Title: Recitatif by Toni Morrison
Book Beginnings quote:
My mother danced all night and Roberta's was sick.
Friday56 quote (actually from page 16):
I was trying to fill the coffeepots and get them all situated on the electric burners when I saw her.
Summary: Twyla and Roberta have known each other since they were eight when they shared a room at a shelter for four months because their mothers couldn't care for them. Later in life they meet by chance three times, each time on opposite sides of every problem. One girl is black, the other white, but which is which?
Review: Recitatif is Toni Morrison's only published short story. She wrote it as "an experiment in the removal of all racial codes from a narrative about two characters of different races for whom racial identity is crucial." The story is written from Twyla's perspective and as a reader I found myself quite sure that I knew which race each girl was until a new set of facts were presented, then I'd change my mind. Morrison never divulged which girl was which race.
In the introduction by Zadie Smith, which was as long or longer than the actual story, she too grapples with the which is which question concluding with, "Recitatif reminds me that it is not essentially black or white to be poor, oppressed, lesser than, exploited, ignored." As I am learning every single day as my eyes are being opened to more and more racial exploitation in this country, race is a social construct. If one assigns attributes to one race (lazy/hard-working; undeserving/deserving, thuggish/law-abidding) it doesn't make those attributes true in all or even many cases. By removing these attributes from the story one has to conclude that people are just people.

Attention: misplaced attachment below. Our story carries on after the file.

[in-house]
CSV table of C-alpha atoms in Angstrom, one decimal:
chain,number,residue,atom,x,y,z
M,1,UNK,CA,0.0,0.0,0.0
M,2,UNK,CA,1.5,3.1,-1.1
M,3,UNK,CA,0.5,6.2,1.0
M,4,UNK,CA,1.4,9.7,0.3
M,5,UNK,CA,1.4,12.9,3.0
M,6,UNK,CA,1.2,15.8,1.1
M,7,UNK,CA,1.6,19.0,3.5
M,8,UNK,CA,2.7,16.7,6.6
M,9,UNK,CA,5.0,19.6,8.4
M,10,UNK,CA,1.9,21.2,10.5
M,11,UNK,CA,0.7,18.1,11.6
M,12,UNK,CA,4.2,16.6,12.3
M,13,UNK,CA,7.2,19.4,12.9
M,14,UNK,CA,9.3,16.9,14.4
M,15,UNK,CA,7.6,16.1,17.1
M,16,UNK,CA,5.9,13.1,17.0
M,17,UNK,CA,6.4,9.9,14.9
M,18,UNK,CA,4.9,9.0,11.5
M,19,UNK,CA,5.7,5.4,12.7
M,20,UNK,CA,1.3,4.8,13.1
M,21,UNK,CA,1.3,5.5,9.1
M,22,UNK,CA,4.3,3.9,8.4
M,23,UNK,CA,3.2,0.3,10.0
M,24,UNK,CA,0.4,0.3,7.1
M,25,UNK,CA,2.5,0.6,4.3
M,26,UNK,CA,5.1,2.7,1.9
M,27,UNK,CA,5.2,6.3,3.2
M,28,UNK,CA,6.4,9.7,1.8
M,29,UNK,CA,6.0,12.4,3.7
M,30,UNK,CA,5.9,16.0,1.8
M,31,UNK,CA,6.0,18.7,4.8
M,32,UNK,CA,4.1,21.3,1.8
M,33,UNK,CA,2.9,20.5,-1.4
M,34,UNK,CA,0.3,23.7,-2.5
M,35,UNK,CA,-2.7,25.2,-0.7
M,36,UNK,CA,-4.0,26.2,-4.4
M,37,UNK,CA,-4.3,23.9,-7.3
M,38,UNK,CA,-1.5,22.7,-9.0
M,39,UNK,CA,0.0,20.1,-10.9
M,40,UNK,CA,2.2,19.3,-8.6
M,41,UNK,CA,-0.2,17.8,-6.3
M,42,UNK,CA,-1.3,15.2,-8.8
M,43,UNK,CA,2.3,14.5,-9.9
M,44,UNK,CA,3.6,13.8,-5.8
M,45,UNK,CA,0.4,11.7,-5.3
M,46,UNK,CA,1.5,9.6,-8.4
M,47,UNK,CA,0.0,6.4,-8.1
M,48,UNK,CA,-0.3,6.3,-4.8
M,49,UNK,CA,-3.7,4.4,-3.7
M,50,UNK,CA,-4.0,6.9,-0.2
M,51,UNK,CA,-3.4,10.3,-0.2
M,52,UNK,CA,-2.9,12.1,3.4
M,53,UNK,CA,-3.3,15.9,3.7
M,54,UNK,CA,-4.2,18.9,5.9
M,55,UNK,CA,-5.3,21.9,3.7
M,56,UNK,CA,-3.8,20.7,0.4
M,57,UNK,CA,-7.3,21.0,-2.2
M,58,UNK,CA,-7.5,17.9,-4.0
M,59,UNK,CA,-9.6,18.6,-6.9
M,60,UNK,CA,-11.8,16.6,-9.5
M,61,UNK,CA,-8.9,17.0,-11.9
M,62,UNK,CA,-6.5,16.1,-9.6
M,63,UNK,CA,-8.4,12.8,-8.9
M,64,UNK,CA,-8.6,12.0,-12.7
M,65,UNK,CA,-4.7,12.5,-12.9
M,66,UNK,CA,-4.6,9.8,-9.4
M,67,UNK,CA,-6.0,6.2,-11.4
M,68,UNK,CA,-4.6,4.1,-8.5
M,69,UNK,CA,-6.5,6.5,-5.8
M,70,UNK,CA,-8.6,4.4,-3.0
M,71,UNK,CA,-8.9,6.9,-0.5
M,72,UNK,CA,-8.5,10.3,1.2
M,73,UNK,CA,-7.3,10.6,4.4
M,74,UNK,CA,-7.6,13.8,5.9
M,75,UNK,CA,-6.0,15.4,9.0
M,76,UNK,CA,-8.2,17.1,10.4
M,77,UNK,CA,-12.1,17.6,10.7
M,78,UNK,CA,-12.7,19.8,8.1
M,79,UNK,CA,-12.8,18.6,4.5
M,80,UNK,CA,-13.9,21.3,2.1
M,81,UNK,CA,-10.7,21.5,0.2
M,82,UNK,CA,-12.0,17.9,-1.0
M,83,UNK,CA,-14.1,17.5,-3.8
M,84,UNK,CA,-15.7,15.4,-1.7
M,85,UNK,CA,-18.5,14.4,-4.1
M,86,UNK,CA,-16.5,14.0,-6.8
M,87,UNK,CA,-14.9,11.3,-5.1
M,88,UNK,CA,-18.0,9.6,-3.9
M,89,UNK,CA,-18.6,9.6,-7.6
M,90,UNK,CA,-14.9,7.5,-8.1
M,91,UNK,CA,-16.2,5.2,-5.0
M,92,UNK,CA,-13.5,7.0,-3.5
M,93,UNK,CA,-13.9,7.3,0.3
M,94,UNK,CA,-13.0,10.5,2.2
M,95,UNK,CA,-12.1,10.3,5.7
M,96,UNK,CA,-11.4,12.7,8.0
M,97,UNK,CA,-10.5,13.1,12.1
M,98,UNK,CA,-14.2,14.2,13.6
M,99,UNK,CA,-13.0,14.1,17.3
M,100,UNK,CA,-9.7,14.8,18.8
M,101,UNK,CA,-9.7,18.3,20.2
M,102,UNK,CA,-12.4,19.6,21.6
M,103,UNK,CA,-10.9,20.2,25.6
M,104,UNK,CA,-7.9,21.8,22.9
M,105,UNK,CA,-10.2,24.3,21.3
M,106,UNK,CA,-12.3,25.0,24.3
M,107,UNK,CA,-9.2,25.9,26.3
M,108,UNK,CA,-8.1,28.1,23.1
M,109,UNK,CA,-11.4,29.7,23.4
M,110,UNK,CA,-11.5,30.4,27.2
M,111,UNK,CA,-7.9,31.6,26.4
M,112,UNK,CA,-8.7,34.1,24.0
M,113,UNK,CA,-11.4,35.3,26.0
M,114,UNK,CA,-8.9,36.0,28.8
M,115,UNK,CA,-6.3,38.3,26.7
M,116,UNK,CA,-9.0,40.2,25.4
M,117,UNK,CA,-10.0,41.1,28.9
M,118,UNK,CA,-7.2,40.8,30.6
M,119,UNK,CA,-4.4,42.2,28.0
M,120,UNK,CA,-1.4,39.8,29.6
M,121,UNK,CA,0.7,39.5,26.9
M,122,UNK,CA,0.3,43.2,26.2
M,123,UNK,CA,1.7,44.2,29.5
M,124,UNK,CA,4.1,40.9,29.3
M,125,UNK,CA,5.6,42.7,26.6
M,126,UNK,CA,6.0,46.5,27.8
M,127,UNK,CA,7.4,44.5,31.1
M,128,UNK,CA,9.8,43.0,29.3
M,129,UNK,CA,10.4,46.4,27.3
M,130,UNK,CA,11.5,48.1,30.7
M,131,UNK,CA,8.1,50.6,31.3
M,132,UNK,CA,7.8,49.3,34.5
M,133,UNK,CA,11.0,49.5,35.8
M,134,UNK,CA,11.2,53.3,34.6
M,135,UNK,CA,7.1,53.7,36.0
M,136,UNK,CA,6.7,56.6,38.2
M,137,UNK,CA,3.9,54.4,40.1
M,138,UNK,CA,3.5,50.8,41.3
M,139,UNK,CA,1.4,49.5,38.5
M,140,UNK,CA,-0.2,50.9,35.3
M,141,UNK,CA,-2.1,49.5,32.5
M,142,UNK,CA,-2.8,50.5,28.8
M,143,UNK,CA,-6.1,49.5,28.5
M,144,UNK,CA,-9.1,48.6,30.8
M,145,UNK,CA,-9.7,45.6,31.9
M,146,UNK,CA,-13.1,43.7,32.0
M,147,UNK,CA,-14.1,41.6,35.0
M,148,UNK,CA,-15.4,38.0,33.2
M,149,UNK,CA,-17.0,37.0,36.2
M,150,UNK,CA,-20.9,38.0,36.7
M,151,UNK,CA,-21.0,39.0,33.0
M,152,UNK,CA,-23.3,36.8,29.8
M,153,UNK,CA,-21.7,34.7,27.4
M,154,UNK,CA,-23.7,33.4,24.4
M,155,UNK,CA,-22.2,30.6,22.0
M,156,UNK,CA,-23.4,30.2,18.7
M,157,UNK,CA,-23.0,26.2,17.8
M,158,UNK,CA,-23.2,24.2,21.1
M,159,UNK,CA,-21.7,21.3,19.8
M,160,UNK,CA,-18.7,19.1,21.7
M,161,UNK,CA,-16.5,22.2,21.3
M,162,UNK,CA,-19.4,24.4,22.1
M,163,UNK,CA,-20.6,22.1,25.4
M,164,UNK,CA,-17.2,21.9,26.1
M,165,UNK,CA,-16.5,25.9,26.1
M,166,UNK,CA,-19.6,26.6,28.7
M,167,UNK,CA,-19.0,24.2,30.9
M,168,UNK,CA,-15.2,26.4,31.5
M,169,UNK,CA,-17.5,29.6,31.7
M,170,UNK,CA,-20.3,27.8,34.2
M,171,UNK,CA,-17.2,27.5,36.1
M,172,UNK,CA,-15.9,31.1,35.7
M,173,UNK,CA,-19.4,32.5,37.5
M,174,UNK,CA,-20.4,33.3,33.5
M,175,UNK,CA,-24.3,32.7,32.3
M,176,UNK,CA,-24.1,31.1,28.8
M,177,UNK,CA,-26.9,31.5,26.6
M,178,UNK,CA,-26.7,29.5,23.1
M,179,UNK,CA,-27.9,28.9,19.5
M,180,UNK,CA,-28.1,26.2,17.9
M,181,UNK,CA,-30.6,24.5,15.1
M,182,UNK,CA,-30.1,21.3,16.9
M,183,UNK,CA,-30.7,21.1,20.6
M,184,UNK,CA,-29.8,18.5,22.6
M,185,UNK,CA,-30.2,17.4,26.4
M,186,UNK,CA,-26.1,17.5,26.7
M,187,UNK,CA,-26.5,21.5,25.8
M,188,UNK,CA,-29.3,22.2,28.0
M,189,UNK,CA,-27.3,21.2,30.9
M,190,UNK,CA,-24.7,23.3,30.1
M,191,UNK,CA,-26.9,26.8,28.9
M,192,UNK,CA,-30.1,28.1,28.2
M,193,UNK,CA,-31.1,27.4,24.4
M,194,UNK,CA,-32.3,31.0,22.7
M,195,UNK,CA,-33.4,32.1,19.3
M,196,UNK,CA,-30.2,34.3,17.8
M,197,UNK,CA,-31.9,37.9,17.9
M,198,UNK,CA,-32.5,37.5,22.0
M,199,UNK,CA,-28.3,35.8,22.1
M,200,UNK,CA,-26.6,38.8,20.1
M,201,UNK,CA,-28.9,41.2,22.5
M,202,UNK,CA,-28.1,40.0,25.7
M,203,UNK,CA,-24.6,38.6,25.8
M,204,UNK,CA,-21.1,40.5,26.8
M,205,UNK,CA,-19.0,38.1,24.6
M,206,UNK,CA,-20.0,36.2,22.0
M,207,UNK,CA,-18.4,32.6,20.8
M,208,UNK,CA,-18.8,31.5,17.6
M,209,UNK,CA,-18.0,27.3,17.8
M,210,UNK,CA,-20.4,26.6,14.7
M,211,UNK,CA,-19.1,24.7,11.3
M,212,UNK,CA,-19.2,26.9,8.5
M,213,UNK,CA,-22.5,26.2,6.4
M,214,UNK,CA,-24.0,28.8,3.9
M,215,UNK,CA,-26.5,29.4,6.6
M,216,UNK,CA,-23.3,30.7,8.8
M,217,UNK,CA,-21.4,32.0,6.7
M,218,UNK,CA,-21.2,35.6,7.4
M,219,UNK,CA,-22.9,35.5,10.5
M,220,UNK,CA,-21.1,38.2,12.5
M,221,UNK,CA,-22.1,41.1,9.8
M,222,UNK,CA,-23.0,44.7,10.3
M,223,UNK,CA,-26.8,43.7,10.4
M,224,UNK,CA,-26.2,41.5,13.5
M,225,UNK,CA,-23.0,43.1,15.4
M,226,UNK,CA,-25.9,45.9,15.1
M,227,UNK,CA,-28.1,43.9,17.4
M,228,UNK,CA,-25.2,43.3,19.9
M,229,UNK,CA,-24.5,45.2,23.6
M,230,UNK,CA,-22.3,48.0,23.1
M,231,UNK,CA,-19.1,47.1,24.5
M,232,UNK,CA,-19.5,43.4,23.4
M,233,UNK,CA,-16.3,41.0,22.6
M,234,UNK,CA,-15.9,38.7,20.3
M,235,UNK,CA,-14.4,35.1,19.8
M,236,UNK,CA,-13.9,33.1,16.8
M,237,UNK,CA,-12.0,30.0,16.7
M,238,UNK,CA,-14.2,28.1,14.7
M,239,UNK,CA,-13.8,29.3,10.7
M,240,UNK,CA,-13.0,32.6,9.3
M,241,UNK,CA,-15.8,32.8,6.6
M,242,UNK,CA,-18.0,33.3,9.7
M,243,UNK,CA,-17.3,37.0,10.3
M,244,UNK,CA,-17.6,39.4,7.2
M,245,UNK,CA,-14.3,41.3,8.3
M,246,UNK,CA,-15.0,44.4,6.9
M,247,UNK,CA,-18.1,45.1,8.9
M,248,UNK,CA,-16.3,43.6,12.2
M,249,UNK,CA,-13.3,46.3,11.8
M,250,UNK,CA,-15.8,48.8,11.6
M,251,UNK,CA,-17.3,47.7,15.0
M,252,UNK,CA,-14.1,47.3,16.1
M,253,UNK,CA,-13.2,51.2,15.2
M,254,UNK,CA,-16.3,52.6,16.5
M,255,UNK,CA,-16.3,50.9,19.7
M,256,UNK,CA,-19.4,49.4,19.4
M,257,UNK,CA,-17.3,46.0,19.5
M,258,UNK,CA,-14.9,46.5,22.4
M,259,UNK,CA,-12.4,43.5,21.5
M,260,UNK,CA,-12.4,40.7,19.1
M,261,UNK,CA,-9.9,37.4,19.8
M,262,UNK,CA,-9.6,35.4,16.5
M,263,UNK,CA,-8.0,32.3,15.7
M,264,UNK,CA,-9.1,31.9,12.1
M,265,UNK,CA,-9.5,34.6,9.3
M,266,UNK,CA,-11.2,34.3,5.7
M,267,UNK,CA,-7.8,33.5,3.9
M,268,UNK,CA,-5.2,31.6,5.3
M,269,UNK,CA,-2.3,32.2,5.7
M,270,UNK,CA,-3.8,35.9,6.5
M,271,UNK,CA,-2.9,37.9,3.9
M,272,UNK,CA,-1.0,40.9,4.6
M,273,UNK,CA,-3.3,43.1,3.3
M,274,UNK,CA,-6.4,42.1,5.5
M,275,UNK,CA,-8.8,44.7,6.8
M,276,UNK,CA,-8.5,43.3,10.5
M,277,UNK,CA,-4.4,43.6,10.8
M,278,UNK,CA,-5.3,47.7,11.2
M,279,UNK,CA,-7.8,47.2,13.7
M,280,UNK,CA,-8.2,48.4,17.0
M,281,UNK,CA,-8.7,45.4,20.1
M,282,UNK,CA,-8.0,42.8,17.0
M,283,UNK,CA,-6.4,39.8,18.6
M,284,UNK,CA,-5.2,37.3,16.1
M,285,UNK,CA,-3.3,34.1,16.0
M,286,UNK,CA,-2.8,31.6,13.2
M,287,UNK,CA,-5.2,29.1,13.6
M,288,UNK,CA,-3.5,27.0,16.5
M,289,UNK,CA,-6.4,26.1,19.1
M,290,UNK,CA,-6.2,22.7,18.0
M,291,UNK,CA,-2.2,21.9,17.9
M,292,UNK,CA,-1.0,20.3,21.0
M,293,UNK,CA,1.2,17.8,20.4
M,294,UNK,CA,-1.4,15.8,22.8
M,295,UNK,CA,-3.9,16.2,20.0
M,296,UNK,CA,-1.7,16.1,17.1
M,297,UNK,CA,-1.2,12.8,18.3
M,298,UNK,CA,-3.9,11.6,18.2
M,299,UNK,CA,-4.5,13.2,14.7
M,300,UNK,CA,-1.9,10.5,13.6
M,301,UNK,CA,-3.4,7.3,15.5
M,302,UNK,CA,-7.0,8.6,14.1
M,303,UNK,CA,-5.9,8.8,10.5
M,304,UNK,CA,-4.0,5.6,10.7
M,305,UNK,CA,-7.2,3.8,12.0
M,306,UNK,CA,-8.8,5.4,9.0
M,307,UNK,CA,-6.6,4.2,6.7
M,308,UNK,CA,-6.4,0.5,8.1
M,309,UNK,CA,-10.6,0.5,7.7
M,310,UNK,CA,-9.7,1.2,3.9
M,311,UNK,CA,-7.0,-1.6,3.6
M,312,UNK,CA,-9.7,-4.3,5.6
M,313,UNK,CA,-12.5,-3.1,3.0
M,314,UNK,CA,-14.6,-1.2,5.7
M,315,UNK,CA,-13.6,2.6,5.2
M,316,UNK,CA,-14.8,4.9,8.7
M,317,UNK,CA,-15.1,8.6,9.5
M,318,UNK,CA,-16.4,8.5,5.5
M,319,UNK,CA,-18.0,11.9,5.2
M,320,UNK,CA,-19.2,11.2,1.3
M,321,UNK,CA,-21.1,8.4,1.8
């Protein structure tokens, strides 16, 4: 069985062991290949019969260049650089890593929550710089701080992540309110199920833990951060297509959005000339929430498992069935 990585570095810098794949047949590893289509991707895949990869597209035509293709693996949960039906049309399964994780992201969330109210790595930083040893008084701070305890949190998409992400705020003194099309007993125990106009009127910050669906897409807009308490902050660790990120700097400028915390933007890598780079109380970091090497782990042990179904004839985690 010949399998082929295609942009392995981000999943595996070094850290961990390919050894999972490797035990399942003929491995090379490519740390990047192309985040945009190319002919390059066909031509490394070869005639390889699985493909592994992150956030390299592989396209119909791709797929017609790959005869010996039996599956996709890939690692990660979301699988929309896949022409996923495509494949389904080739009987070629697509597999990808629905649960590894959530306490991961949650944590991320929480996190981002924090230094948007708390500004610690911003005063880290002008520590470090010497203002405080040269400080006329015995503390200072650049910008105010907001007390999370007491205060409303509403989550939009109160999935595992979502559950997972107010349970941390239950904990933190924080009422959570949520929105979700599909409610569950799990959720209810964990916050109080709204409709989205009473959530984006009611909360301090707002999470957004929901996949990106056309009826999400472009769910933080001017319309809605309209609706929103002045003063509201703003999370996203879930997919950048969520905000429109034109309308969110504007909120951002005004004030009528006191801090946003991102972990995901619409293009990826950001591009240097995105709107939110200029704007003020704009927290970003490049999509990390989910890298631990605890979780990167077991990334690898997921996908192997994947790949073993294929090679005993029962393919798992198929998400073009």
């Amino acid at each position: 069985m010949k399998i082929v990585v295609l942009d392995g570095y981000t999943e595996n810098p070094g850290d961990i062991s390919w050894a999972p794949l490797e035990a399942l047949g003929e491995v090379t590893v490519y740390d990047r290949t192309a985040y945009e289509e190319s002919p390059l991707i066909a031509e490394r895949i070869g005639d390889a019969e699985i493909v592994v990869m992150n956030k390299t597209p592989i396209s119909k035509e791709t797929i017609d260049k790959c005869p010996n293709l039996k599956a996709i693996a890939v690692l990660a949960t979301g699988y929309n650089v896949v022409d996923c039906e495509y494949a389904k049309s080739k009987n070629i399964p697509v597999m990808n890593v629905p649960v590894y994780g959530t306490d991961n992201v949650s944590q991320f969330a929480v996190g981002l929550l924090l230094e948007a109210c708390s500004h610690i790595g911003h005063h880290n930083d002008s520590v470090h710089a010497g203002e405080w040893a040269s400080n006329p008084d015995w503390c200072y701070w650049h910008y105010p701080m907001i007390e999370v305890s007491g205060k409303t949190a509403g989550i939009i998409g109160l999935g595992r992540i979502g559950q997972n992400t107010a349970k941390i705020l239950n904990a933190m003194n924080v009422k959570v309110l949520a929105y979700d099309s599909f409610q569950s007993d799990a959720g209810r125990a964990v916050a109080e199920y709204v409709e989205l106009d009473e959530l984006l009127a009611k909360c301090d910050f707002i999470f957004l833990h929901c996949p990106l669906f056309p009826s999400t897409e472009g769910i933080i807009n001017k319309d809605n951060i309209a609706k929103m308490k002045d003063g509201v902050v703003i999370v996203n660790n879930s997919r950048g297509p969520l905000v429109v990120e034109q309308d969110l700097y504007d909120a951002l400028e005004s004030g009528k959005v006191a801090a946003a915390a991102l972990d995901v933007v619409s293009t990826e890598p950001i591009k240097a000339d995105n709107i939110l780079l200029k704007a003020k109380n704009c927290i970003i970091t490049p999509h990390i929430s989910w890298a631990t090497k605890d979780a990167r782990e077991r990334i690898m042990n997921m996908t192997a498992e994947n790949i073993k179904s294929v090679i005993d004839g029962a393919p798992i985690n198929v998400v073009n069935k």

The title of this short story had me a bit confused, but Zadie Smith helped clear up my confusion. The word 'recitatif' has two meanings: One is the spoken part of an opera, or words sung on the same note. Two is the tone or rhythm of a spoken language. In Recitatif Morrison had to play with language so that each spoken word was placed exactly on the line between white and black vernacular. Every word had to be spoken on one note since often our racial clues are learned through language. Though not a favorite short story by any means, I am grateful it was written and it certainly has provided some new and interesting ideas and food for thought.